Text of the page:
More information

Classification and Qualification STANDARDS

Classification and Qualification STANDARDS Classification and Qualification STANDARDS HVAC Series Classification Title Class Code Date Established Date Revised Operating Engineer Building Service Engineer Air Conditioning/Refrigeration Mechanic

More information

Demand Response and Energy Efficiency in the Midwest ISO. A Primer

Demand Response and Energy Efficiency in the Midwest ISO. A Primer Demand Response and Energy Efficiency in the Midwest ISO A Primer John Moore Bruce Campbell Kevin Murray September 28, 2010 1 Agenda Types of Midwest ISO Demand Response (DR). Products DR is eligible to

More information

Competitive Electricity Procurement

Competitive Electricity Procurement Competitive Electricity Procurement To assist Texas political subdivisions in identifying variables and qualifications needed to make an "apples to apples" comparison of bid responses, the Texas General

More information

Training Programme: Introduction to the Regulation of Electricity Markets June 14-16, 16, 2010 Istanbul, Turkey. Electricity demand

Training Programme: Introduction to the Regulation of Electricity Markets June 14-16, 16, 2010 Istanbul, Turkey. Electricity demand INOGATE/ERRA Training Programme: Introduction to the Regulation of Electricity Markets June 14-16, 16, 2010 Istanbul, Turkey Electricity demand András Kiss Research Associate Regional Centre for Energy

More information

DEMAND RESPONSE EMERGING TECHNOLOGIES PROGRAM SEMI-ANNUAL REPORT 2013

DEMAND RESPONSE EMERGING TECHNOLOGIES PROGRAM SEMI-ANNUAL REPORT 2013 DEMAND RESPONSE EMERGING TECHNOLOGIES PROGRAM SEMI-ANNUAL REPORT 2013 SEPTEMBER 30, 2013 Table of Contents Table of Contents... 2 I. Summary... 4 II. Completed Projects in 2013... 4 A. Home Area Network

More information

Field Service Tools. SA Mobile Application Service Assistant Tool. Todd M. Rossi, Ph.D. rossi@fielddiagnostics.com 609/240 3656 (mobile)

Field Service Tools. SA Mobile Application Service Assistant Tool. Todd M. Rossi, Ph.D. rossi@fielddiagnostics.com 609/240 3656 (mobile) Field Service Tools SA Mobile Application Service Assistant Tool Todd M. Rossi, Ph.D. rossi@fielddiagnostics.com 609/240 3656 (mobile) Objectives and Approach OBJECTIVE: Sustained performance of unitary

More information

Appendix J Demand Response Pilot

Appendix J Demand Response Pilot Appendix J Demand Response Pilot City Light s power resources are unusual for an electric utility serving a major urban area. About 90% of the energy served to Seattle originates from water, or hydropower.

More information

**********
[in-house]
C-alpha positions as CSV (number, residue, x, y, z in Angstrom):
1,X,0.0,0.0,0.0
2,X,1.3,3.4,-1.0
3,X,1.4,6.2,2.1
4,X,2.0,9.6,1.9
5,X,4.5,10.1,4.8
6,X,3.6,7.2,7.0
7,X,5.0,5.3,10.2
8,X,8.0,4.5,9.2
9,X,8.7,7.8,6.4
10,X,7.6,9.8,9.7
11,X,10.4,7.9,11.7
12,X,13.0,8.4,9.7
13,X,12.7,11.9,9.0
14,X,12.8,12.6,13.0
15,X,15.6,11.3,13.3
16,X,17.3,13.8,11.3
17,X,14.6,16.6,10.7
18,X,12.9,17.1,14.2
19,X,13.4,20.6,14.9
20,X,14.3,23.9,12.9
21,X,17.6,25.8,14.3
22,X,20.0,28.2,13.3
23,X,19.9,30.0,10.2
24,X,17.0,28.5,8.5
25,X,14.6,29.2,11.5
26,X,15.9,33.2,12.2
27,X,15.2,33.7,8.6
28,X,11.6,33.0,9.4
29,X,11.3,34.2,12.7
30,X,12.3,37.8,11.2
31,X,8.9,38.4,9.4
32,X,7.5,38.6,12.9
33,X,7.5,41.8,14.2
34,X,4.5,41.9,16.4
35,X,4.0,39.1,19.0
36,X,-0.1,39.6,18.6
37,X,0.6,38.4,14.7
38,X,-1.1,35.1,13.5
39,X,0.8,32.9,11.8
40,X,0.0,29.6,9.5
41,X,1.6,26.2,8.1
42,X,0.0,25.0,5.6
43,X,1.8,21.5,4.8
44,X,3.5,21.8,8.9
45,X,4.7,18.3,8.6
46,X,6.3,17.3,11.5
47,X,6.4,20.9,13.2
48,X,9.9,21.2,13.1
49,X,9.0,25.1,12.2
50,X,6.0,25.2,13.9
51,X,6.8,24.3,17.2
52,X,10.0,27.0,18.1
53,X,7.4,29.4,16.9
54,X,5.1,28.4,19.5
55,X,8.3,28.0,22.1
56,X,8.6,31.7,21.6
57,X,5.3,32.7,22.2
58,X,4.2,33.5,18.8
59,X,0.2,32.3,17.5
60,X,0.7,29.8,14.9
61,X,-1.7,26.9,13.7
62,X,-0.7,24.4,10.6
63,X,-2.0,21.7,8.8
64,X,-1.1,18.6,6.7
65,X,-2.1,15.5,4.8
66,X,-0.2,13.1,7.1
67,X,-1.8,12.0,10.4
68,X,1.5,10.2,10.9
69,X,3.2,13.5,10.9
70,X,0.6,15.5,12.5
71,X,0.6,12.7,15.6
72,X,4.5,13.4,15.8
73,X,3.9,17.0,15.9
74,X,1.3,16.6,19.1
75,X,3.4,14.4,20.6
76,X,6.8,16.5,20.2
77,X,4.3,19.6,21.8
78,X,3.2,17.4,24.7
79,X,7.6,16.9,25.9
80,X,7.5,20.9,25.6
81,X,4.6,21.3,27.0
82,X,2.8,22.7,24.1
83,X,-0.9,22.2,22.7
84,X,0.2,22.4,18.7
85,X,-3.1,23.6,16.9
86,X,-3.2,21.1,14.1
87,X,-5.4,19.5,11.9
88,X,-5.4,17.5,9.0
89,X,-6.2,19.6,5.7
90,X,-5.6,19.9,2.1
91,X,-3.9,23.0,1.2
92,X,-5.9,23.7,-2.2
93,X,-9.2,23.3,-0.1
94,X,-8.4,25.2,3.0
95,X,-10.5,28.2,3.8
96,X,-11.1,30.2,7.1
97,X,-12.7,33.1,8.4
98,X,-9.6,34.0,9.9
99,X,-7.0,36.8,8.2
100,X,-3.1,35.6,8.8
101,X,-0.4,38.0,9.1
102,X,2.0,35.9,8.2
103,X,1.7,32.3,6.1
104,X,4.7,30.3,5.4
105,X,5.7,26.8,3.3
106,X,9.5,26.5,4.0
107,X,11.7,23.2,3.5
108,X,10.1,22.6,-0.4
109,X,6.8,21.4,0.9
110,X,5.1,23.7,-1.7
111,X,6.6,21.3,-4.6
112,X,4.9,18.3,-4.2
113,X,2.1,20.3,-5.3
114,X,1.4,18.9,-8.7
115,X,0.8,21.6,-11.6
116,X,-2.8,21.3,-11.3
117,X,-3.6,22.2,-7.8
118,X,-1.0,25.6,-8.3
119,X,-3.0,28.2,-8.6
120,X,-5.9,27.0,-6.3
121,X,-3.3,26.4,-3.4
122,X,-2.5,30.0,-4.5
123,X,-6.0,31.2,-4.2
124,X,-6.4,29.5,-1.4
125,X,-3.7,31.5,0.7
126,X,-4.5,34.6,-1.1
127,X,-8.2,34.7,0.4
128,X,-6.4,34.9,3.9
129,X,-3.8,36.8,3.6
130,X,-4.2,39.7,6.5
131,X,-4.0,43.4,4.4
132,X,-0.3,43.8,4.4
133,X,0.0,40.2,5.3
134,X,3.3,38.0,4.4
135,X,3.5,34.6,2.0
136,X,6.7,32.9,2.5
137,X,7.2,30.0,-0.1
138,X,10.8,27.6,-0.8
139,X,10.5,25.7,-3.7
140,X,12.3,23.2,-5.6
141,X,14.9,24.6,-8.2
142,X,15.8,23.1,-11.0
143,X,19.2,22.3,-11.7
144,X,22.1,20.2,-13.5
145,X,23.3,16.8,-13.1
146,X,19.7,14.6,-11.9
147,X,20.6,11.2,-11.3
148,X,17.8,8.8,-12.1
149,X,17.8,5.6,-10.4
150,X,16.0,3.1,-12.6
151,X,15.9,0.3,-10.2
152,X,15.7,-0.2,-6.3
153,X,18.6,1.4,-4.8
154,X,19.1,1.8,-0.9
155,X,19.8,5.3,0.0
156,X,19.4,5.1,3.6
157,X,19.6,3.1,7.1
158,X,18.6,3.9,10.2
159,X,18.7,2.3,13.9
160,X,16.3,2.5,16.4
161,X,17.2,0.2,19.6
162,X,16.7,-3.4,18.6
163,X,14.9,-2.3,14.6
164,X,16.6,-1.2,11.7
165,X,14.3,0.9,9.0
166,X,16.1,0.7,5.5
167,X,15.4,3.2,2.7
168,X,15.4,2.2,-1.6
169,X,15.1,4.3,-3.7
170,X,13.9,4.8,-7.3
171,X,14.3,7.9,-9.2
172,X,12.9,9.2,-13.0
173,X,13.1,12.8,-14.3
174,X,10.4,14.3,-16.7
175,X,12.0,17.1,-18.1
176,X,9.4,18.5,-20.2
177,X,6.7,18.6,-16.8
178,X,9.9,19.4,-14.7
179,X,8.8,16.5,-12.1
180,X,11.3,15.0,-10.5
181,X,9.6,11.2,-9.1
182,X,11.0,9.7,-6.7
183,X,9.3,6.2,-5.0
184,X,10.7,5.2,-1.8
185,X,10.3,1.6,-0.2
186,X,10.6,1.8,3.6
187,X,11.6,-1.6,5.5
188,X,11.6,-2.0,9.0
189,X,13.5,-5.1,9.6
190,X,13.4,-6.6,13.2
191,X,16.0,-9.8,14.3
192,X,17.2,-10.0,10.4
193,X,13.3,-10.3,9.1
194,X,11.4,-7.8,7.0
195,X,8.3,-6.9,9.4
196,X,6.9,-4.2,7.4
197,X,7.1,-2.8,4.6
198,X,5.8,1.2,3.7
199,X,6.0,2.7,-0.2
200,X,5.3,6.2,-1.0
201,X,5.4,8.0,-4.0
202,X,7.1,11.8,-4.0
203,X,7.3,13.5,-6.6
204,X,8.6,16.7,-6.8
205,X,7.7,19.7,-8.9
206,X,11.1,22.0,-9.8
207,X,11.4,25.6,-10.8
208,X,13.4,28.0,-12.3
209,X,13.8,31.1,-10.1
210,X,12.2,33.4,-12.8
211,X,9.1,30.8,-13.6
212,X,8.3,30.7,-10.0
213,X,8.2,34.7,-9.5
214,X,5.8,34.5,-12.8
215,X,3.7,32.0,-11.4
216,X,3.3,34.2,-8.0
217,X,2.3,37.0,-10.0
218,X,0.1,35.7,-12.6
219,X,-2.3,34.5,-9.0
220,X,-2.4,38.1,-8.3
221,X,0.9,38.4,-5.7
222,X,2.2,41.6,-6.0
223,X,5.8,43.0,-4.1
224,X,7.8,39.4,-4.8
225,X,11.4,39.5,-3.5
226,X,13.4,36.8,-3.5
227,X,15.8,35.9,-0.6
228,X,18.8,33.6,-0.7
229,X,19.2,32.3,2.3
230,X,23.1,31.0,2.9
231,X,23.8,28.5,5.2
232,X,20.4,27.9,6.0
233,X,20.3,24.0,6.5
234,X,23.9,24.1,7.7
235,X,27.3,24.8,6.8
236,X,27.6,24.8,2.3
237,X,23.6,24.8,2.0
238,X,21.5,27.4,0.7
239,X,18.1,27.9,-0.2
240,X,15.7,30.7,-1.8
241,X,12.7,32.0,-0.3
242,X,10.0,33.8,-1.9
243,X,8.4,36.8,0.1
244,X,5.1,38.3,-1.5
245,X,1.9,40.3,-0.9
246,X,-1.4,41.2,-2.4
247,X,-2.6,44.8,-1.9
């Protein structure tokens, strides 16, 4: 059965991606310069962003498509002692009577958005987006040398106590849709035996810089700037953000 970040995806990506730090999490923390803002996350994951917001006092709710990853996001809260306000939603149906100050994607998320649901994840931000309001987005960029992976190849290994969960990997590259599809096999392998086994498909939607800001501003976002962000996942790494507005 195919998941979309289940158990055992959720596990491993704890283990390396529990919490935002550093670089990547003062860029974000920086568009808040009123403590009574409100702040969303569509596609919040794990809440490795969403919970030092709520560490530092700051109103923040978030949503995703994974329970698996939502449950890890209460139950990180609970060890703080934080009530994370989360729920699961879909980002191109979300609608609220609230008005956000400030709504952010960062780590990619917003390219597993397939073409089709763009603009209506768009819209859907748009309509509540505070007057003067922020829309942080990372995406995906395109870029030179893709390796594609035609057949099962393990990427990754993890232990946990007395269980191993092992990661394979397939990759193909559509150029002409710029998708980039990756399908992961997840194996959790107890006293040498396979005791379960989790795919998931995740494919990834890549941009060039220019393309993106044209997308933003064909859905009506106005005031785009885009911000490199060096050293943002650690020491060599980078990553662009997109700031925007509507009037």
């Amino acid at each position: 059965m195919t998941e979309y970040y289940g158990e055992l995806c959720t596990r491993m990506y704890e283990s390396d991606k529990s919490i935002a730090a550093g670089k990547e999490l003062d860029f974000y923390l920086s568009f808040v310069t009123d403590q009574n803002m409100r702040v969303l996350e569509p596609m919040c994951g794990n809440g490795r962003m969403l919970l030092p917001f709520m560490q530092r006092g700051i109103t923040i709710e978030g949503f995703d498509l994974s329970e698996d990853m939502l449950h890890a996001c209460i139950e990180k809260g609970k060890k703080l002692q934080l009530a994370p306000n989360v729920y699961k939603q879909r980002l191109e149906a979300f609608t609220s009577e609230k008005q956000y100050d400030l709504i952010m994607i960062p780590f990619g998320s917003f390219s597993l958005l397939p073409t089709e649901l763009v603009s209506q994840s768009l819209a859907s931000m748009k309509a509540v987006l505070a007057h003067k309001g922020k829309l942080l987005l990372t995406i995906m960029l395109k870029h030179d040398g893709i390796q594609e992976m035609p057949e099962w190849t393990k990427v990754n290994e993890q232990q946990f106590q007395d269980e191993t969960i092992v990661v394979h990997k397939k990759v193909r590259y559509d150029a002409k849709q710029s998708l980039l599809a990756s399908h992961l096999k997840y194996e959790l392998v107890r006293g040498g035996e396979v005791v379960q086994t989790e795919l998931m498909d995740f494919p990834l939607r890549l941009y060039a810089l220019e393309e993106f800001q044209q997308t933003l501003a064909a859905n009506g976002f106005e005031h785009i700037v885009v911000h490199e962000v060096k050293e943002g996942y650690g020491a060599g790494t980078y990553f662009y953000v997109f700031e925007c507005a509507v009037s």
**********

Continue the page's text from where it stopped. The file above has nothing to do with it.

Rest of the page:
Beyond the Rooftop: Commercial Net Metering in California

Beyond the Rooftop: Commercial Net Metering in California ARTIC L ES: MARKETS & P O L IC Y PREVIOUS ARTICLE What's Ahead for PV Inverter... NEXT ARTICLE Google's $1M Challenge: A... Beyond the Rooftop: Commercial Net Metering in California Commercial solar system

More information

Grid IQ. Solutions as a Service. GE Energy Digital Energy. Why Solutions as a Service? Subscription based integrated Smart Grid solutions

Grid IQ. Solutions as a Service. GE Energy Digital Energy. Why Solutions as a Service? Subscription based integrated Smart Grid solutions GE Energy Digital Energy Grid IQ Solutions as a Service Subscription based integrated Smart Grid solutions With any Smart Grid implementation, utilities face extremely large up-front and on-going expenses

More information

UNITED STATES OF AMERICA BEFORE THE FEDERAL ENERGY REGULATORY COMMISSION

UNITED STATES OF AMERICA BEFORE THE FEDERAL ENERGY REGULATORY COMMISSION UNITED STATES OF AMERICA BEFORE THE FEDERAL ENERGY REGULATORY COMMISSION Coordination between Natural Gas and Electricity Markets Docket No. AD12-12-000 Prepared Statement of Brad Bouillon on behalf of

More information

Electricity Costs White Paper

Electricity Costs White Paper Electricity Costs White Paper ISO New England Inc. June 1, 2006 Table of Contents Executive Summary...1 Highlights of the Analysis...1 Components of Electricity Rates...2 Action Plan for Managing Electricity

More information

Schedule OLM-AS OPTIONAL LOAD MANAGEMENT AND AUTOMATION SERVICES RIDER

Schedule OLM-AS OPTIONAL LOAD MANAGEMENT AND AUTOMATION SERVICES RIDER NEVADA POWER COMPANY dba NV Energy -0001 cancels 3rd Revised PUCN Sheet No. 11G Tariff No. 1-A (withdrawn) Cancelling 2nd Revised PUCN Sheet No. 11G APPLICABLE This Rider ( Rider ) is applicable to Customers

More information

UNDERSTANDING YOUR UTILITY BILL A GUIDE FOR BUSINESSES IN OHIO

UNDERSTANDING YOUR UTILITY BILL A GUIDE FOR BUSINESSES IN OHIO UNDERSTANDING YOUR UTILITY BILL A GUIDE FOR BUSINESSES IN OHIO TABLE OF CONTENTS INTRODUCTION Introduction... 3 Basic Billing Concepts... 4 Customer Choice Programs... 4 Gas Consumption and Charges...

More information

CAISO Resource Adequacy Deliverability for Distributed Generation

CAISO Resource Adequacy Deliverability for Distributed Generation CAISO Resource Adequacy Deliverability for Distributed Generation Clean Coalition comments on Jan. 11, 2013 issue paper Tam Hunt Robert Longnecker Kenneth Sahm White January 25, 2013 I. Introduction The